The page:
Magazine article The Spectator

Man in Tights

Magazine article The Spectator

Man in Tights

Article excerpt

I decided to take up hunting rather late in life -- it was after hours of sitting in the Press Gallery listening to MPs from both sides of the House droning on about whether or not it should be banned.

Although in my early fifties then, I decided to gather the facts first hand: was this something only for toffs, as the Labour backbenchers cried out, or was it available to a cross-section of the population as the Tories argued. The more liberal-minded pointed out that while you may not like the sport or even those who enjoy it, that was certainly no reason to ban it. But ban it they did and, ironically, more people are now hunting with hounds -- within the law -- than ever before.

I signed up with the Royal Artillery Hunt, an army-supported hunt that operates in and around Salisbury Plain in Wiltshire. There is hardly any jumping, but the galloping, fast and furious, makes up for it.

I found myself competing with equally inexperienced, mostly pimply-faced new army recruits who were fearless. The trouble was that at my stage in life I wasn't as bold or brave -- there were many occasions when I would get on my mount wondering whether I would arrive back at the stable block in one piece. Would the air ambulance be called out on my account?

Nevertheless, it was an excellent initiation; and like others before and after me, I soon found myself obsessed with hunting and all its paraphernalia. The trouble was I lacked a 'mentor' -- someone who would fill me in on what to wear and, more importantly, what not to.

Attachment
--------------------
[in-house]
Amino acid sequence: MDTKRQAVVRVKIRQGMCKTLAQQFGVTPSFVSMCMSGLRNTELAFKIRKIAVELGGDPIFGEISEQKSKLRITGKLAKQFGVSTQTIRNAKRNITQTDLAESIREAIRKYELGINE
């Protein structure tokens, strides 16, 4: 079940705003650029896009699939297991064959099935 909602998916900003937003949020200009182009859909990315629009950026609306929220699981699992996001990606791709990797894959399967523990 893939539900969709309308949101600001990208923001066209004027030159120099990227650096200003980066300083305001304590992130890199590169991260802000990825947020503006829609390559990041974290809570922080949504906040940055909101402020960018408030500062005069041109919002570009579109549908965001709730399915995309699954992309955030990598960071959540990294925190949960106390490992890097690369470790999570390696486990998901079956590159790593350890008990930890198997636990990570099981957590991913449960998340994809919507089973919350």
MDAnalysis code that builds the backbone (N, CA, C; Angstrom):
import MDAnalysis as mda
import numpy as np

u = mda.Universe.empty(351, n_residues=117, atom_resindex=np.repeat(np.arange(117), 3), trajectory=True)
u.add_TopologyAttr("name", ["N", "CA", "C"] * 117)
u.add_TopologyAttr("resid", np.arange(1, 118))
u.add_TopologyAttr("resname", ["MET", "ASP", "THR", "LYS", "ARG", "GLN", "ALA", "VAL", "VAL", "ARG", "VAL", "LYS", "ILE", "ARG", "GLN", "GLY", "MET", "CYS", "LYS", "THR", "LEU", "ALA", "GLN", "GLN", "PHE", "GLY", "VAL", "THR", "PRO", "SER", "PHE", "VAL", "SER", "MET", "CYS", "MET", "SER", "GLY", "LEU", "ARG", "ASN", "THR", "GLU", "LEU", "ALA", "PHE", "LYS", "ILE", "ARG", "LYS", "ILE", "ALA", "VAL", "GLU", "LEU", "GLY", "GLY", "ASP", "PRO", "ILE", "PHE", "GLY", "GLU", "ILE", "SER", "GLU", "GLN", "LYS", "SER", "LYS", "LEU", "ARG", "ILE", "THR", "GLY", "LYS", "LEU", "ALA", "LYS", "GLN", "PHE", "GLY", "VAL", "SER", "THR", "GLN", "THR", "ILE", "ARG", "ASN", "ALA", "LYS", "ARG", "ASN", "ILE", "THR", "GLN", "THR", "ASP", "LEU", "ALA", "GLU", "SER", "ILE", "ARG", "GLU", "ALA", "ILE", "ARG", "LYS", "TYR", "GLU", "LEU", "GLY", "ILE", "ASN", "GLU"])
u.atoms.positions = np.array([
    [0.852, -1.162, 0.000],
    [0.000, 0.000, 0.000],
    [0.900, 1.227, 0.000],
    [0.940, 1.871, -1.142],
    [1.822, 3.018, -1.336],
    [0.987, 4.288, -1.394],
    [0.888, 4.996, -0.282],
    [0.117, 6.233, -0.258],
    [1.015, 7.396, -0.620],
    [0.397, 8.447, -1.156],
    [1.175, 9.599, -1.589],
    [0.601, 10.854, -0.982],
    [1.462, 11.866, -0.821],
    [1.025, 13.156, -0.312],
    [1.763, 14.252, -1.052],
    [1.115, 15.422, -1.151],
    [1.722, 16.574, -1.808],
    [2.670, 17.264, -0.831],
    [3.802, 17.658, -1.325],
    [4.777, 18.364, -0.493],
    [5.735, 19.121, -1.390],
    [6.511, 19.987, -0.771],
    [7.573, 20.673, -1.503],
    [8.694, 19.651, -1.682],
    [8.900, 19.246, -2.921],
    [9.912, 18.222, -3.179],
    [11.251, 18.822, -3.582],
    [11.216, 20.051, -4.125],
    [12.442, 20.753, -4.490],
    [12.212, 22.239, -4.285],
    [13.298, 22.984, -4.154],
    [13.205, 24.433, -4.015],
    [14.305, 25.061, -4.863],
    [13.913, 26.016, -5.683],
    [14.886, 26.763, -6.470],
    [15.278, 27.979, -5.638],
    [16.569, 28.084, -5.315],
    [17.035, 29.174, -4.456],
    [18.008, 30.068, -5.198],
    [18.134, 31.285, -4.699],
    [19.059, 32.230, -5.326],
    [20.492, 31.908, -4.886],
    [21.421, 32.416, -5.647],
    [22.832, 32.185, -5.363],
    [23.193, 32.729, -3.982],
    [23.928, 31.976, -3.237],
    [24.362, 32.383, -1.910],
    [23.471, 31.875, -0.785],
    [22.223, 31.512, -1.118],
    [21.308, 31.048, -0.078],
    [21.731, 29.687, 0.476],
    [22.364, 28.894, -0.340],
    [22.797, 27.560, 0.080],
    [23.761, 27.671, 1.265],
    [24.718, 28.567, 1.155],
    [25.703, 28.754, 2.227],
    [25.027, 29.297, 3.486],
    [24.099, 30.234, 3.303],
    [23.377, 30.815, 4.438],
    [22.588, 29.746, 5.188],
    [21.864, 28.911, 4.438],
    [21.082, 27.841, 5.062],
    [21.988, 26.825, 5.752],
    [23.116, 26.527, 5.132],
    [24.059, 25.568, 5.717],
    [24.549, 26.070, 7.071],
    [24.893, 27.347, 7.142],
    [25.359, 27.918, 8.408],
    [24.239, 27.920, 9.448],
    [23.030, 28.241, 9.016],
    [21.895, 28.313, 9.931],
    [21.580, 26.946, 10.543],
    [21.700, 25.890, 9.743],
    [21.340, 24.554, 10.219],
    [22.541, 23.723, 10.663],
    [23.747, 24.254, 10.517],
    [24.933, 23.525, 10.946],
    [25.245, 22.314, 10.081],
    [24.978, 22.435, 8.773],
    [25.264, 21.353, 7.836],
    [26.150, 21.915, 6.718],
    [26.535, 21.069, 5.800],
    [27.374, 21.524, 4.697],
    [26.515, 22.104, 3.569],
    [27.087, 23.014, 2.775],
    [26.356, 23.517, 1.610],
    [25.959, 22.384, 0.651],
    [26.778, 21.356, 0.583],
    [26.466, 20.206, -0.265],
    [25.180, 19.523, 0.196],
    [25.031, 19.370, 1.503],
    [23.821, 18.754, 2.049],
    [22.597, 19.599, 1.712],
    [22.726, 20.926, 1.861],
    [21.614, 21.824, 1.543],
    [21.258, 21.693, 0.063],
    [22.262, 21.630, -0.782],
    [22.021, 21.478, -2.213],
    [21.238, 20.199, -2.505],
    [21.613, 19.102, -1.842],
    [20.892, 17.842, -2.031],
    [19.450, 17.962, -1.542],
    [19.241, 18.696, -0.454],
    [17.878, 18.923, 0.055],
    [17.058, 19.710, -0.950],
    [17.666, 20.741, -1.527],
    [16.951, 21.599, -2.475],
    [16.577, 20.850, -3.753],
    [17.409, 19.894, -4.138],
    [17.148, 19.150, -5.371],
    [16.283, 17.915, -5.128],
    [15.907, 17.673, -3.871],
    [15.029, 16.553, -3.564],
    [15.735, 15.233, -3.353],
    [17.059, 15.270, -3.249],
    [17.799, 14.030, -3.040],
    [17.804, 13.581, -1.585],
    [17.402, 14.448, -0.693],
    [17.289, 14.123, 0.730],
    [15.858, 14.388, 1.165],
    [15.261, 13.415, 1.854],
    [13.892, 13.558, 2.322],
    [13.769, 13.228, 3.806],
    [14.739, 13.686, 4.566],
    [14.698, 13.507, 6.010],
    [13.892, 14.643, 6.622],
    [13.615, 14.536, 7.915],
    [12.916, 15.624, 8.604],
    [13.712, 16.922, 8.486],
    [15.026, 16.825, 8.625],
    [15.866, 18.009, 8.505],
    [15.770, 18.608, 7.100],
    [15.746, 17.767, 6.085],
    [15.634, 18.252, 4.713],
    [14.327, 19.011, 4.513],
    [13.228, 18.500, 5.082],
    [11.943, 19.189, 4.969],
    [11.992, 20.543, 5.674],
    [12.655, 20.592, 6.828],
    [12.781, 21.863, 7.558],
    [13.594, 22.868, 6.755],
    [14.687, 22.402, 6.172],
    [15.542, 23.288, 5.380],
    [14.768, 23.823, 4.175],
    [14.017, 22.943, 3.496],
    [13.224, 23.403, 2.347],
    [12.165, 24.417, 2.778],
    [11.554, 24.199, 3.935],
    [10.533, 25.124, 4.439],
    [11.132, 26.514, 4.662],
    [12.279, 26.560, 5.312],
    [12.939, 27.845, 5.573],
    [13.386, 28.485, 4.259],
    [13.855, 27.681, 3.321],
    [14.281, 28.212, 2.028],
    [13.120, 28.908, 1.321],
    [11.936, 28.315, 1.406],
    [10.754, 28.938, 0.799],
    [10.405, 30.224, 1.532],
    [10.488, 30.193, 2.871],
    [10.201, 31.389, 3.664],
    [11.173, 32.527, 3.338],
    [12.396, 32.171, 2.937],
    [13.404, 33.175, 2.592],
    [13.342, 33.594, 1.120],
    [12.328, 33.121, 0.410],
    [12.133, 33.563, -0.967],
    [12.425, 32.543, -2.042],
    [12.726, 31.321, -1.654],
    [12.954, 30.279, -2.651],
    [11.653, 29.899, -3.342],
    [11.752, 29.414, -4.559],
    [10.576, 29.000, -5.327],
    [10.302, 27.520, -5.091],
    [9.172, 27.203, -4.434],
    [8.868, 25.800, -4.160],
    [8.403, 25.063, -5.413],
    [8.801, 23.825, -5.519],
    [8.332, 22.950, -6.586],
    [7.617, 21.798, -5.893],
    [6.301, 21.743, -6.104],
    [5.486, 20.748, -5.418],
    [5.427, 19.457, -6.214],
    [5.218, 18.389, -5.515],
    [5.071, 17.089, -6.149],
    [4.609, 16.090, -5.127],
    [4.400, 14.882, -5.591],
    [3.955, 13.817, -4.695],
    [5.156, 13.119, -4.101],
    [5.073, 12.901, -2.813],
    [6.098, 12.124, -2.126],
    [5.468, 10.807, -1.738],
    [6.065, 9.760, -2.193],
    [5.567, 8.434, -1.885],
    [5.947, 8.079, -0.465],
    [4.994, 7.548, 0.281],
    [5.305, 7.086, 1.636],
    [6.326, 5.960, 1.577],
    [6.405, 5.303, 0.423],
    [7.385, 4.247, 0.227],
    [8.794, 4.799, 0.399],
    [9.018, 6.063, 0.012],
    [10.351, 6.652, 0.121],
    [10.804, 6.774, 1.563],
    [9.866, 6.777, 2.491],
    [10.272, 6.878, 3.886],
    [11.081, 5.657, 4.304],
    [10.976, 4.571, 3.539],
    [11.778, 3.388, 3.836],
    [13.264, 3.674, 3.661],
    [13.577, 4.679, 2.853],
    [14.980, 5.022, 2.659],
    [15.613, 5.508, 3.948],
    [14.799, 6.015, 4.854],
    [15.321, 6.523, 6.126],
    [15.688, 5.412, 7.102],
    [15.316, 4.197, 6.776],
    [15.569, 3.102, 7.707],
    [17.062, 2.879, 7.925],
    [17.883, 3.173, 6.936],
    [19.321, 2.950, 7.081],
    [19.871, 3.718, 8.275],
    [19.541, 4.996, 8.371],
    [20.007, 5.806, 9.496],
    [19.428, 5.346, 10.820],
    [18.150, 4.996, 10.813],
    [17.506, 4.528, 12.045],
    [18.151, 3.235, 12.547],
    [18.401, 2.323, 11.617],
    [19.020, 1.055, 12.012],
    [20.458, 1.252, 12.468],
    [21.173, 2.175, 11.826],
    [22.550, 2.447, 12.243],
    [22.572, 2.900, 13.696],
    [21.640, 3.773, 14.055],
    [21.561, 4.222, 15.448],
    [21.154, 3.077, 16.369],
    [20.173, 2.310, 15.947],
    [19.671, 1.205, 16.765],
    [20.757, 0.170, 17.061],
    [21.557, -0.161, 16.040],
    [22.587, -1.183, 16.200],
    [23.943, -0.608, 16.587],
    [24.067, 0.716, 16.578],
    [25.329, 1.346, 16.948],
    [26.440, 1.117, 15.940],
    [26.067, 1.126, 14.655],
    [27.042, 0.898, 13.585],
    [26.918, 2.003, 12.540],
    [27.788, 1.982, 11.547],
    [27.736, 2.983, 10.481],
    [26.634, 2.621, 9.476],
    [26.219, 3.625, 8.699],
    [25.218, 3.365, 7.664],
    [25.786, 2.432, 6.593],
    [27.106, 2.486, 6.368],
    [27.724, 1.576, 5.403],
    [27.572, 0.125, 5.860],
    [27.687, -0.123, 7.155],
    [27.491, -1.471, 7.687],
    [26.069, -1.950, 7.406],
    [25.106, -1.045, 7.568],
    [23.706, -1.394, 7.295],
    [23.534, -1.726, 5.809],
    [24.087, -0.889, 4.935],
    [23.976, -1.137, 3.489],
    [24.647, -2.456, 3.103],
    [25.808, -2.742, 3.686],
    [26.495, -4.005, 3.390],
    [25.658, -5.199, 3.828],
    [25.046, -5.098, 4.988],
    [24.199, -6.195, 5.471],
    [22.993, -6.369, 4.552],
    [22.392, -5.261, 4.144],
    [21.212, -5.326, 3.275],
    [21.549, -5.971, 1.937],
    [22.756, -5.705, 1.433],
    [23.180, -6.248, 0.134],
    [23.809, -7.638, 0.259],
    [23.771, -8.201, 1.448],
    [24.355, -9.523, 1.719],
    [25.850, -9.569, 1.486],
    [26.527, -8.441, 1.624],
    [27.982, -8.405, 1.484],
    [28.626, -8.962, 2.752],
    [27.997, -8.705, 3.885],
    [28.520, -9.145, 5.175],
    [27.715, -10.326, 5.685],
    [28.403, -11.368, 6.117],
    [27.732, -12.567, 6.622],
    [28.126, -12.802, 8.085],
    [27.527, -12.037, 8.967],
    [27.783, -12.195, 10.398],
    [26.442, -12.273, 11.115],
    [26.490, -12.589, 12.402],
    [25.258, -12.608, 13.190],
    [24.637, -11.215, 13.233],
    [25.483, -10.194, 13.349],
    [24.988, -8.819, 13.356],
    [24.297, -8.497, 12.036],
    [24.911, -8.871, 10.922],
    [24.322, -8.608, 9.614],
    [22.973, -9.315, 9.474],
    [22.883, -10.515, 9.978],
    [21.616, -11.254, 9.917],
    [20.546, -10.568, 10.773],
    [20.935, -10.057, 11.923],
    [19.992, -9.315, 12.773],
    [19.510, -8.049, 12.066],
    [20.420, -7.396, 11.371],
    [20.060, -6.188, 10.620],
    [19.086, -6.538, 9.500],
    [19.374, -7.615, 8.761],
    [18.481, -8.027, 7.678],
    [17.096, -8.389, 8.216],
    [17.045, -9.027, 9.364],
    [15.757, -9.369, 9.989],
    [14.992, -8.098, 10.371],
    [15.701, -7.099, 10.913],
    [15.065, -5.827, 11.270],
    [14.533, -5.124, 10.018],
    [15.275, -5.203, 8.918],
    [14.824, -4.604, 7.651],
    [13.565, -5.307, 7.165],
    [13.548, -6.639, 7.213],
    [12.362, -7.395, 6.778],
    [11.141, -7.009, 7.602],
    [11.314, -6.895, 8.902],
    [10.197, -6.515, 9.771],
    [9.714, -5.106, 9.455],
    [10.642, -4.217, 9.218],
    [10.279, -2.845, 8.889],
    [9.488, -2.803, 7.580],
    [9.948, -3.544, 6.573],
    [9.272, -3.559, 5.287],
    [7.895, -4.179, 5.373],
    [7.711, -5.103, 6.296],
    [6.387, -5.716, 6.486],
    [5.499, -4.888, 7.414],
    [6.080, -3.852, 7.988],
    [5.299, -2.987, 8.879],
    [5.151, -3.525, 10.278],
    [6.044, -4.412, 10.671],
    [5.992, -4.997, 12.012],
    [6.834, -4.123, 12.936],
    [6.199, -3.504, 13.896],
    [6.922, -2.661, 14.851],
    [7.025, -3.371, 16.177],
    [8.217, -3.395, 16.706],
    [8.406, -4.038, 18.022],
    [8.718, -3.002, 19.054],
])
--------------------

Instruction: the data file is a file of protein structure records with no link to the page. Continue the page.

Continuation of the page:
For starters, never wear sunglasses when out hunting and always say 'good night' when going home -- even if it's in the middle of the afternoon.

But dressing up for hunting was another matter. I became like a nerdy schoolboy aiming to please both the matron and headmaster. I relish the idea of getting my kit ready the night before, making sure my boots are the shiniest.

One of my first acquisitions was a pair of tights: for those I went to my local M&S.

Before telling the assistant what I needed, I had to confess that no, I wasn't a crossdresser, but it was for the cold and wind. A pair cost £5 then and they have lasted several seasons.

What others wear under their jodhpurs or breeches I don't really want to know, but a hip flask filled with homemade sloe gin or, even better, a supply of The King's Ginger Liqueur (£14. …

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